On this I take my stand. I can do no other.  God help me.  Amen.

For Protestants, who denied the Catholic doctrine of the Apostolic Succession, the Church itself was both the work of Man rather than God and a continual producer of doctrines that stood in place of God's authentic Word, which Protestants insisted could be found exclusively in Scripture itself.  Insofar as doctrines were human fabrications they amounted to idols.  Moreover, insofar as the Church managed to secure people's trust in its apostolic authority, it constituted an idol in itself.

Thus what for Catholics is the divinely appointed stay against the anarchic proliferation of individualist idolatries was for the Protestants itself a monstrous idol proliferating idols.  What for Protestants was a wall between Man and God's Word (which they regarded as the only authentic mediation between God and Man) was for Catholics the very bridge, provided by God's grace, between Man and God.

The contending parties were agreed that the ultimate authority, for man, in all things is the Will of God.  They thus of course agreed that it was essential for man to discover what that will is.  They differed, however, in their conception of what God had chosen as the way to publish His will to man.  Note that this itself is a specific point of disagreement over a point of what God's will is.  But it is more fundamental than all others, from a certain point of view, since depending on whether one decides that divinely chosen instrument of promulgation is the Church headed by the Pope or Scripture unadorned, the way is open to come to vastly different views of what God's will is on a host of other points:  how God wills that the true Church be governed, how God wills that salvation and damnation be determined, what God requires of his chosen, etc.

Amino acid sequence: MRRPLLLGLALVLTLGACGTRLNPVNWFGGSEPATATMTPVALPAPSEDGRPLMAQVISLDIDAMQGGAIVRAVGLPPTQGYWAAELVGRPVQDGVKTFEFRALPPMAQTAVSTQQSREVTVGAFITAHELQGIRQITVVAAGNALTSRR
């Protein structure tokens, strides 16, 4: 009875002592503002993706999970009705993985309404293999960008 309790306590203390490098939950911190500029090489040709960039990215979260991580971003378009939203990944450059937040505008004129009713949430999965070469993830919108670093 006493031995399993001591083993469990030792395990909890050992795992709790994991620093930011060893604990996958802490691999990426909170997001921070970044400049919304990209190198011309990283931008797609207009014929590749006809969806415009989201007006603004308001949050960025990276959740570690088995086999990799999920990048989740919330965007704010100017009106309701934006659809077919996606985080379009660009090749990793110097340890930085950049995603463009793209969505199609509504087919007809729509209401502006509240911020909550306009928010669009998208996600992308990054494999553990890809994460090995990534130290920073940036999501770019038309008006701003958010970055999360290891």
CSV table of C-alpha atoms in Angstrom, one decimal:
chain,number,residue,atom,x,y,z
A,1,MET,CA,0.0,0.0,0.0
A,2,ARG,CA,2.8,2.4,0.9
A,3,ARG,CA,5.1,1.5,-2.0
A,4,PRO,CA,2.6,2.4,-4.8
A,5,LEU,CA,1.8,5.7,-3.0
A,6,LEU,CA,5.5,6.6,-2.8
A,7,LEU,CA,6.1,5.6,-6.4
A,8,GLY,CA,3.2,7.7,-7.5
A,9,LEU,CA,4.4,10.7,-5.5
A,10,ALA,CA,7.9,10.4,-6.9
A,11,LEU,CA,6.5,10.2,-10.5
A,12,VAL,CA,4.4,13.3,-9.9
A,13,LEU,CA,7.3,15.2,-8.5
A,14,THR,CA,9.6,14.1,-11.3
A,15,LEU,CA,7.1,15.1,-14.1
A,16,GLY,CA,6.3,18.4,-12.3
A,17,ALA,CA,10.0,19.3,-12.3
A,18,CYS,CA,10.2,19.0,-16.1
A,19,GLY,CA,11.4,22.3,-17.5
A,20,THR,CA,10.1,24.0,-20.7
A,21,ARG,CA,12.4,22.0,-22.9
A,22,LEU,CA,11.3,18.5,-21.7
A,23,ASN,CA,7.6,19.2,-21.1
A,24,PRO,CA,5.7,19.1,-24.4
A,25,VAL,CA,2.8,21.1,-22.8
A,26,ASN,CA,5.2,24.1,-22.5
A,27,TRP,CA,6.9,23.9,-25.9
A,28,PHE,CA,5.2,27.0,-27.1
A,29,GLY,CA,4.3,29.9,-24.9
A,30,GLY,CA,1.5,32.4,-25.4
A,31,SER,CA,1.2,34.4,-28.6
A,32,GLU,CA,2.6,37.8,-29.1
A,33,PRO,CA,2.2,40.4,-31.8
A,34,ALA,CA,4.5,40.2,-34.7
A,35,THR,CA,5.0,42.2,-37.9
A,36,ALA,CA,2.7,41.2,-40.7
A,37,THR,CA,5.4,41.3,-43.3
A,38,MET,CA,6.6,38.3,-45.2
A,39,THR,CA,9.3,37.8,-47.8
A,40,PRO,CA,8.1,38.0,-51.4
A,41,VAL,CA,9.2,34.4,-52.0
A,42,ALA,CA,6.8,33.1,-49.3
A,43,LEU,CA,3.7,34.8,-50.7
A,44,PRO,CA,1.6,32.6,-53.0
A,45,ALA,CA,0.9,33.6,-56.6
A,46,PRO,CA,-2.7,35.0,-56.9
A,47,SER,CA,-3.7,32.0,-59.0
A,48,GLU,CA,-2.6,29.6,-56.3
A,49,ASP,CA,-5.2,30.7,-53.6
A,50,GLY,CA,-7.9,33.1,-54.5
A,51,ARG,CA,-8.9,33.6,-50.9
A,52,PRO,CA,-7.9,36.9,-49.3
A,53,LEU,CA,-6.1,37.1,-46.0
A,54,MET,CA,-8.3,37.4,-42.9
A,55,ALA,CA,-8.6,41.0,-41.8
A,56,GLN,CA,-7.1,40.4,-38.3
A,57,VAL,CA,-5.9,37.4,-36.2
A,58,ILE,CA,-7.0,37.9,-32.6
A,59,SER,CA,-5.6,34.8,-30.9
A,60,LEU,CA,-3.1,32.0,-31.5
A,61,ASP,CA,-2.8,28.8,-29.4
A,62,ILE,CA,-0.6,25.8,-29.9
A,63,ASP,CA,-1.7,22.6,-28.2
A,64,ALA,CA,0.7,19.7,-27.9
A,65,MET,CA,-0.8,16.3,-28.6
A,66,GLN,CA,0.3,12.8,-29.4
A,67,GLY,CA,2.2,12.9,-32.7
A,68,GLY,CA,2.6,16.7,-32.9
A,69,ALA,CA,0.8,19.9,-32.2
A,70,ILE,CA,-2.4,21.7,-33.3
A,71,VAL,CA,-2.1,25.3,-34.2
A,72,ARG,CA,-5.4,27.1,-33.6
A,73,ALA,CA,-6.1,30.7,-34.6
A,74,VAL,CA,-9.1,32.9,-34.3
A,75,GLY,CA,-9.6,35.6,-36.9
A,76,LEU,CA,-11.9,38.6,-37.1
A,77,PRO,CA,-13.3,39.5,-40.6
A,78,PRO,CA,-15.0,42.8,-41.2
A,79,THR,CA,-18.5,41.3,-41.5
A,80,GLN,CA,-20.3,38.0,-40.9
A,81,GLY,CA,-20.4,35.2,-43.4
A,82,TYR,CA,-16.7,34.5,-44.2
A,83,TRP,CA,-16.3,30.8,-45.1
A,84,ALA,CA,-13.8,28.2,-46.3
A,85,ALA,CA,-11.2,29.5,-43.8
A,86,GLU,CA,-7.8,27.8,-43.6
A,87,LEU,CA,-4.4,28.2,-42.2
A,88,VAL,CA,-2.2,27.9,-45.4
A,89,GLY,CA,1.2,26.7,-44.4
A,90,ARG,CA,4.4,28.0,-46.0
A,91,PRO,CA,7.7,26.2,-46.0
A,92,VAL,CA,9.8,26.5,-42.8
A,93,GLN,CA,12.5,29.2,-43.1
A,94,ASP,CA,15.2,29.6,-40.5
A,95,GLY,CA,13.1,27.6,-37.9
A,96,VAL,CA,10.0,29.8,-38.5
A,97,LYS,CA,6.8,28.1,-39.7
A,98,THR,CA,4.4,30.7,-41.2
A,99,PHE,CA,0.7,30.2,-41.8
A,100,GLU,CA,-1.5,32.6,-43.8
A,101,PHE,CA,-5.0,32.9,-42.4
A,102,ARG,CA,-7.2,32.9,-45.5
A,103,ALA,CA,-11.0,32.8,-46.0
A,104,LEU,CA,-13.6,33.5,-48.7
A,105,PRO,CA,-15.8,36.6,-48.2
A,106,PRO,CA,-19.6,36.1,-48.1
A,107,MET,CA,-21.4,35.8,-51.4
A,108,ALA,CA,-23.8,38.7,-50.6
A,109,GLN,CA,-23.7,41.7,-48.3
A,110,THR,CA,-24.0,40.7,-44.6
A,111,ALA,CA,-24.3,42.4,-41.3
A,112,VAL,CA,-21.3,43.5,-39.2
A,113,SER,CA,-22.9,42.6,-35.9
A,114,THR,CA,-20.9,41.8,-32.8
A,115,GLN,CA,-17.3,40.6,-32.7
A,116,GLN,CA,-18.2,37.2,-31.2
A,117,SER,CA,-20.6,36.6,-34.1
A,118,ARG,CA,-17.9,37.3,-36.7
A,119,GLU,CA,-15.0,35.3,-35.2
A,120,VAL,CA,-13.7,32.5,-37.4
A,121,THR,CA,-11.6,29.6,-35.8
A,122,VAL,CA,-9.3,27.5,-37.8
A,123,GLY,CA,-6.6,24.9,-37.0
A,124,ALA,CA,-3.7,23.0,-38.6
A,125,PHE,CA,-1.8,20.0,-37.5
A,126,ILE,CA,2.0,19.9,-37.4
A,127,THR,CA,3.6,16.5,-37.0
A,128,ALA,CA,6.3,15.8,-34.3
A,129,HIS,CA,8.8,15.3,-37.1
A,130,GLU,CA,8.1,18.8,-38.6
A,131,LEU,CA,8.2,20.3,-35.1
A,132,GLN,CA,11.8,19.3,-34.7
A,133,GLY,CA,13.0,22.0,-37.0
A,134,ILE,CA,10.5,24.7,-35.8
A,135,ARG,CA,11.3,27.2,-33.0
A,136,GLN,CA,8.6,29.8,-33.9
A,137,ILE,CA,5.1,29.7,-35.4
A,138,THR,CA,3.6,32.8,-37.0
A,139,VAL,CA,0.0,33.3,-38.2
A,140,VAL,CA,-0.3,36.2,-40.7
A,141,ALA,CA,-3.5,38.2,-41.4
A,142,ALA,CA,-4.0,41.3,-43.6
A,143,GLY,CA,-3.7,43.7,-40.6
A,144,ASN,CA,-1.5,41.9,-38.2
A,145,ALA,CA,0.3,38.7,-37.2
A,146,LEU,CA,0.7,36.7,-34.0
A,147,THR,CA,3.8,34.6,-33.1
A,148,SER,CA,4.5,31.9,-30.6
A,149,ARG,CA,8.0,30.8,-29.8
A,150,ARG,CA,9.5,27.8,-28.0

This we may call secondary authority in respect to its source, but we have to appreciate that, for man, it is in an epistemological sense "primary."  That is:  unless one believes oneself a prophet to whom God is speaking directly, one as a practical matter has to consult something other than God himself in order to know what God's will is.  This amounts to what one must first turn to and ultimately rely upon:  beyond it, one cannot go (until, of course, one meets God, if one does, "face to face," in a different life).

Now it is one thing to be a trained theologian.  It is quite another to understand oneself as an intelligent but unlearned lay person, confronted with a dispute among experts as to what God has chosen as the avenue through which those who will be saved are to learn about what His will and ways consist in.  An important piece of evidence that theologically trained minds were aware of the quandry brought for ordinary persons anxious to be good Christians is the development of what we might call prudential arguments for choosing among tertiary authorities -- that is, the recommendations of those who put themselves forward as learned in the question at issue, in this case, what God has chosen as the secondary authority through which we are to discover his will in other matters.  For laypeople who have not undertaken the study required to qualify themselves as lay experts, then, the question as practical matter boils down to:  which preachers shall I believe about whether the ultimate authority available to humans as such is unmediated Scripture or the traditions of the Church as decided by councils and popes?

An example of such a procedure for "rationally" deciding which tertiary authorities to "invest belief" in as guides to what one should believe God has willed one to accept as the ultimate guide to one's belief is the argument brought by the Bishop-in-exile Sadoleto of Geneva to convince his erstwhile flock to return to Catholicism from the Reformed Christianity (Calvinism) to which they had turned.